Does the seller have the legal right to sell this home? Is the home’s title free of judgments, liens, or bankruptcies that would prevent the seller from transferring a clear title to the buyer? How can you be certain?
Every property has a history of owners. That history is called an ownership chain, or more often, a title chain. When a link in the chain has a problem, it’s called a title defect, or a cloud on the title. No matter how small the problem is, any title issue must be resolved in order to offer a clear title to the buyer.
When purchasing a home, you may view title insurance as an unnecessary cost. However, title insurance provides protection for both the seller and the buyer against title defects. Title insurance, as the name implies, insures against property title defects or ownership defects. Some title problems may not become apparent for years. Others can hinder the sale of your home, and may even limit who you can sell your home to.
The title company will examine public records of the home being sold, sometimes going back 50 years or more, to look for past deeds, wills, trusts, divorce decrees, bankruptcy filings, court judgments, and tax records that may be defective or outstanding. The results of the search will be compiled into a preliminary title report that will be given to the buyer, seller, real estate agent, lender, and attorney involved in the sale.
PUBLIC RECORDS: Mistakes and errors happen but you do not want it affecting your home. The errors can be disastrous and cause you an undue financial burden to resolve. Simple clerical or filing errors could affect the deed or survey of your property.
UNKNOWN LIENS: Prior owners of your property may have left unpaid bills. And, even though the former debt is not your own, banks or other financing companies can place liens on your property for unpaid debts even after you have closed on the sale. This is an especially worrisome issue with distressed properties.
ILLEGAL DEEDS: While the chain of title on your property may appear perfectly sound, it’s possible that a prior deed was made by an undocumented immigrant, a minor, a person of unsound mind, or one who is reported single but in actuality married. These instances may affect the enforceability of prior deeds, affecting prior (and possibly present) ownership.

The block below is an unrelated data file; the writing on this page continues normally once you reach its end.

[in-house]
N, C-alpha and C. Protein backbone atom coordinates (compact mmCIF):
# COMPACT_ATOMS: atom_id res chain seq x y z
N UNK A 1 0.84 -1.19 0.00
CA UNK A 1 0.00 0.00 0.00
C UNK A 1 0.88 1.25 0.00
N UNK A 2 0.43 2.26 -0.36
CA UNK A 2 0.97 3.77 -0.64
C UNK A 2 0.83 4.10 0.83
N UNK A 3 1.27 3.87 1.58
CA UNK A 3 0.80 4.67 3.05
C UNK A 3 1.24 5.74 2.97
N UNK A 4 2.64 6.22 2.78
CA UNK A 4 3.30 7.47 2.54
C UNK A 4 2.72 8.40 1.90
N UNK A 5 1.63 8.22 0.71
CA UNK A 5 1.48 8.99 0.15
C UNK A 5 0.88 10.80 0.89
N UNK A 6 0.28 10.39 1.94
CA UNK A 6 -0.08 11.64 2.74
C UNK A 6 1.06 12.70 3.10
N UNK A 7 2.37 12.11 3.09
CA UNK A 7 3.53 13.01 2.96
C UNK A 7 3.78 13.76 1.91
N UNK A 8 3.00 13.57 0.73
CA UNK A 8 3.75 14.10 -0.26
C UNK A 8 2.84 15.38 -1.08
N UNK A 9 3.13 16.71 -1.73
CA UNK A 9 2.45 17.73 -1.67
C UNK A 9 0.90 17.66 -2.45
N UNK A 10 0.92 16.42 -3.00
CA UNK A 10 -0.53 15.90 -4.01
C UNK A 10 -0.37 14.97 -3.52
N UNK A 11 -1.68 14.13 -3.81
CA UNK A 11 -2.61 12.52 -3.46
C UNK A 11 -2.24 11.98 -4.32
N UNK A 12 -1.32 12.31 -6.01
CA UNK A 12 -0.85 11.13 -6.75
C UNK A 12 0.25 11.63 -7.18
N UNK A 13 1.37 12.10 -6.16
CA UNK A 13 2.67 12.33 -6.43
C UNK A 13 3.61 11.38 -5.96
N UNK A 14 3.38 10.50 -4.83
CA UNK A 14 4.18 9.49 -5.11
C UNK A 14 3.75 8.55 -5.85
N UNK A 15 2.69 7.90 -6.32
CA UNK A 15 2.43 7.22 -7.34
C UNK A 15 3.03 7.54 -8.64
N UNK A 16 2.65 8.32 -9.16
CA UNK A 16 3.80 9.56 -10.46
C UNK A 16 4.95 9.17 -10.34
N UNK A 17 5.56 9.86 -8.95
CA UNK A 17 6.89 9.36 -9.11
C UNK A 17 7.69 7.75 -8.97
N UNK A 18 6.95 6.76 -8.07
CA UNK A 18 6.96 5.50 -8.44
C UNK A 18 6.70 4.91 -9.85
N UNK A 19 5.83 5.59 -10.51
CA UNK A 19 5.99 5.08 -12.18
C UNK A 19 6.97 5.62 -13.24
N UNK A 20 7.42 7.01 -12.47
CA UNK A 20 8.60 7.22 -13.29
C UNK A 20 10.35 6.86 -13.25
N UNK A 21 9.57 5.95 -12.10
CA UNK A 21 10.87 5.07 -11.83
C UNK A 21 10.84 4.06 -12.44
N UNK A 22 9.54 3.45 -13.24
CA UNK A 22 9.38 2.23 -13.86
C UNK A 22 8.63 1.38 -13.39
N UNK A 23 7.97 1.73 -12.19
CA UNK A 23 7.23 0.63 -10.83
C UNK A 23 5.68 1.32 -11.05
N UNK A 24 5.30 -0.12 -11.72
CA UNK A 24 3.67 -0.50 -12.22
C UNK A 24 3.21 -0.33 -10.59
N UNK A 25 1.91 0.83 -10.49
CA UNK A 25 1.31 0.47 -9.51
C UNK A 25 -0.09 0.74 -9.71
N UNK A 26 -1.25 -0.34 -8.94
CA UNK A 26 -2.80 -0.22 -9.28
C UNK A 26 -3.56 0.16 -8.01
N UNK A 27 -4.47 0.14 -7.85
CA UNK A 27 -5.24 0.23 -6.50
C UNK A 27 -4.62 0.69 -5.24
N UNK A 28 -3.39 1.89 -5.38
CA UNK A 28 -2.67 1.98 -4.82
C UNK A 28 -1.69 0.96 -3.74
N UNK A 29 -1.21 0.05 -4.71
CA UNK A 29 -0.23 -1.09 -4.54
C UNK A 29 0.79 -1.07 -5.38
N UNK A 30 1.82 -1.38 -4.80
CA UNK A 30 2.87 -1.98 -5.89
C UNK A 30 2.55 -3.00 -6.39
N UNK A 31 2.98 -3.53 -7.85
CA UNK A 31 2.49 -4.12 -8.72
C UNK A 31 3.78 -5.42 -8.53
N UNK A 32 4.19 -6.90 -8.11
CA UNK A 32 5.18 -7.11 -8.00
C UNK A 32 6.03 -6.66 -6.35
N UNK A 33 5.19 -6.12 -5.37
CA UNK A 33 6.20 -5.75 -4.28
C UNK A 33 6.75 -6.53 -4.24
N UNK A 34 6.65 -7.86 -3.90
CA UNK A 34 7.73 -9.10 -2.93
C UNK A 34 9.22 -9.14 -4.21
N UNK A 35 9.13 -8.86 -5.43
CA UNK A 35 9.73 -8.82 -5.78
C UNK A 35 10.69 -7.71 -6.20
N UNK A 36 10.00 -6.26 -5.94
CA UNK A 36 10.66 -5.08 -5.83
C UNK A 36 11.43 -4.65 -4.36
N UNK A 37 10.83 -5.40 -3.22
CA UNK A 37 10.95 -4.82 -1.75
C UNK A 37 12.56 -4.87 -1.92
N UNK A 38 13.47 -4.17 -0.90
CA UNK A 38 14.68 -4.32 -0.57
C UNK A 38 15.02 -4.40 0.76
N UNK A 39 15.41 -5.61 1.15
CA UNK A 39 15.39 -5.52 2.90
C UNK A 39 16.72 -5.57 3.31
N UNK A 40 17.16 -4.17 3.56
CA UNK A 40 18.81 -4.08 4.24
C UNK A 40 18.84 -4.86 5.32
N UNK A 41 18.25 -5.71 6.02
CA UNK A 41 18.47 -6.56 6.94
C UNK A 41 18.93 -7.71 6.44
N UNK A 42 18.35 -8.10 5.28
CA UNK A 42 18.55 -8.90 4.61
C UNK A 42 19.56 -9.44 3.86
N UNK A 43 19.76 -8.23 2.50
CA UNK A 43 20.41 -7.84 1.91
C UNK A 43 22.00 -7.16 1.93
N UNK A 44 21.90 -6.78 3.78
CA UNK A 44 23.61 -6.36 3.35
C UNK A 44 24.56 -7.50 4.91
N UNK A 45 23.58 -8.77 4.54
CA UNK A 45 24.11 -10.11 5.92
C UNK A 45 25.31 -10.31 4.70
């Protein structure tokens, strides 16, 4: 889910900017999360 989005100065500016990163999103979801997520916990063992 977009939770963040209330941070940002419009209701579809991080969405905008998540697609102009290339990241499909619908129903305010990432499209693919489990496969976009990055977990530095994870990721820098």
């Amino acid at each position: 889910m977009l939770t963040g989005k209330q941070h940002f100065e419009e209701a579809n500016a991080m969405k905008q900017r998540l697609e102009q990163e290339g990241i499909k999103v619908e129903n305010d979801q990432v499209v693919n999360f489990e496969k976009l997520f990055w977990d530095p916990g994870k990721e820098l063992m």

MISSING HEIRS: When a person dies, the ownership of their home may fall to their heirs or those named within their will. However, those heirs are sometimes missing or unknown at the time of death. Other times, family members may contest the will for their own property rights. These scenarios – which can happen long after you have purchased the property – may affect your rights to the property.
FORGERIES: Unfortunately, we don’t live in a completely honest world. Sometimes forged or fabricated documents that affect property ownership are filed within public records, obscuring the rightful ownership of the property. Once these forgeries come to light, your rights to your home may be in jeopardy.
UNDISCOVERED ENCUMBRANCES: At the time that you purchase your home, you may not know that a third party holds a claim to all or part of your property – due to a former mortgage or lien, or non-financial claims, like restrictions or covenants limiting the use of your property.
UNKNOWN EASEMENTS: You may own your new home and its surrounding land, but an unknown easement may prohibit you from using it as you’d like or could allow government agencies, businesses, or other parties access to all or portions of your property. While usually non-financial issues, easements can still affect your right to enjoy your property.
BOUNDARY/SURVEY DISPUTES: You may have seen several surveys of your property prior to purchasing, however, other surveys may exist that show differing boundaries. Therefore, a neighbor or other party may be able to claim ownership of a portion of your property.
UNDISCOVERED WILL: When a property owner dies with no apparent will or heir, the state may sell his or her assets, including the home. When you purchase such a home, you assume your rights as the owner. However, even years later, the deceased owner’s will may come to light and your rights to the property may be seriously jeopardized.
The Bottom Line: The experts at Title First oversee and perform thousands of closings each year. When using Title First, you can sign confidently on the dotted line knowing that all details of your title transfer and closing are in proper order. We are here to answer any questions you may have about buying or selling a home, and our team will guide you through the entire process.
Blog articles are purely for educational purposes and provides generalized information of the topic(s) covered. These articles should not be considered as legal advice.